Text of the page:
It has been over two months since the 2020 Title IX regulations setting forth a new procedure for addressing school-based Title IX sexual harassment complaints went into effect. The new rules require, among many other things, that all members of what we here at Franczek P.C. call the “Title IX Team” receive training. Our attorneys are leaders in helping schools and their attorneys learn the new law, both through free resources and a comprehensive training package that allows training of the entire Title IX Team–a feat that cannot be achieved through free resources alone. This blog includes a refresher on what training is required, who needs Title IX training, what to look for in a training provider, and a comprehensive list of the free resources your school, college, or university can use to help meet the compliance requirements of the new Title IX. Continue Reading The Best Things in Life: Free Title IX Training Resources for Rules Compliance

The new Title IX regulations are now in effect and require school districts to train separate administrators to perform the roles of Title IX Coordinator, Investigator, Decision-Makers (initial and appellate), and informal resolution facilitators. Franczek P.C.’s training package allows compliance for the entire Title IX Team of a school or district for one low flat fee. Contact us at TitleIX@Franczek.com for more information on our competitive training and other Title IX compliance packages.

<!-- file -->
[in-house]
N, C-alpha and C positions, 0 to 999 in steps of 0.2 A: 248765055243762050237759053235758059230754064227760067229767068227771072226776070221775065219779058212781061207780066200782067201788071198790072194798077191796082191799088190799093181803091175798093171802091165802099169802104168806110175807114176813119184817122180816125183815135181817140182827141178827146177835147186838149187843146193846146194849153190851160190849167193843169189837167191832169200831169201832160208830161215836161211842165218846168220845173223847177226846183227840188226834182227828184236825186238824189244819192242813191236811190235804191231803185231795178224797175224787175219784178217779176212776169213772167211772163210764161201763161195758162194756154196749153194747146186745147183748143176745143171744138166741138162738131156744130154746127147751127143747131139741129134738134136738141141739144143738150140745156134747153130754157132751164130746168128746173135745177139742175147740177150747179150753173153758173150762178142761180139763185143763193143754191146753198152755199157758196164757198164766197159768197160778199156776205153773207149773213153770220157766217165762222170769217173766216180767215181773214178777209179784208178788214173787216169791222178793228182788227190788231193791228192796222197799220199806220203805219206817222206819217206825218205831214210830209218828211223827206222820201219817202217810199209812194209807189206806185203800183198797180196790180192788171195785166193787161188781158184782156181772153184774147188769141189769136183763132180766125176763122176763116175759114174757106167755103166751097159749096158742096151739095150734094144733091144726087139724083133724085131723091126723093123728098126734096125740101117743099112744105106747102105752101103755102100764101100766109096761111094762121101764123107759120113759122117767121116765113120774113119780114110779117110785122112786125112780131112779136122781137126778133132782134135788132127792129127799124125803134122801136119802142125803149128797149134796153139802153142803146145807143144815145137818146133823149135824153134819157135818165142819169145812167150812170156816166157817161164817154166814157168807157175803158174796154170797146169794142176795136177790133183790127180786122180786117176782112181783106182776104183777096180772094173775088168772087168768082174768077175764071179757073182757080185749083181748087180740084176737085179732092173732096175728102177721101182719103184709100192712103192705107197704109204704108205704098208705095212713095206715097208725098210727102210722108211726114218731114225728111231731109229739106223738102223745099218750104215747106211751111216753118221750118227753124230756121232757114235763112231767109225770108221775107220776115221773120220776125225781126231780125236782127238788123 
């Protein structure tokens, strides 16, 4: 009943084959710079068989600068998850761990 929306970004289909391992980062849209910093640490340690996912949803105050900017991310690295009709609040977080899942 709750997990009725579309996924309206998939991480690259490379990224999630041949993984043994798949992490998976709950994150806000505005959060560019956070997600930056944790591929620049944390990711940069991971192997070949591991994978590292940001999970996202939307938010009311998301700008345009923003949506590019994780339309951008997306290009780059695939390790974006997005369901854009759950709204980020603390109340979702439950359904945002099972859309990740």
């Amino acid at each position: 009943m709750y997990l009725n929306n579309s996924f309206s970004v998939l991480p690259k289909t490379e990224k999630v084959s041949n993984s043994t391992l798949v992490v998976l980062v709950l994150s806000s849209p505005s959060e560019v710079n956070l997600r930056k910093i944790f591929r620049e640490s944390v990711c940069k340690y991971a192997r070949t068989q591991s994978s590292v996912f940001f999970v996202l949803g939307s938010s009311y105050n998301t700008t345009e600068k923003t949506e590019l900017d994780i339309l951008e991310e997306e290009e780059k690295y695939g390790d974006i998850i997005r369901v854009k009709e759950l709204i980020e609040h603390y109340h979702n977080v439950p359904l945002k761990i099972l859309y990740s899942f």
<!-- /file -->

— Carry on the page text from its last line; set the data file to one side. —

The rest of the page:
However, we understand the hardship that the Title IX requirements place on schools and districts during this time. We recognize that many school districts and schools will not train their entire Title IX Teams soon. Accordingly, we are offering the following general sessions for individual members of the Title IX Team on Friday, October 30, 2020: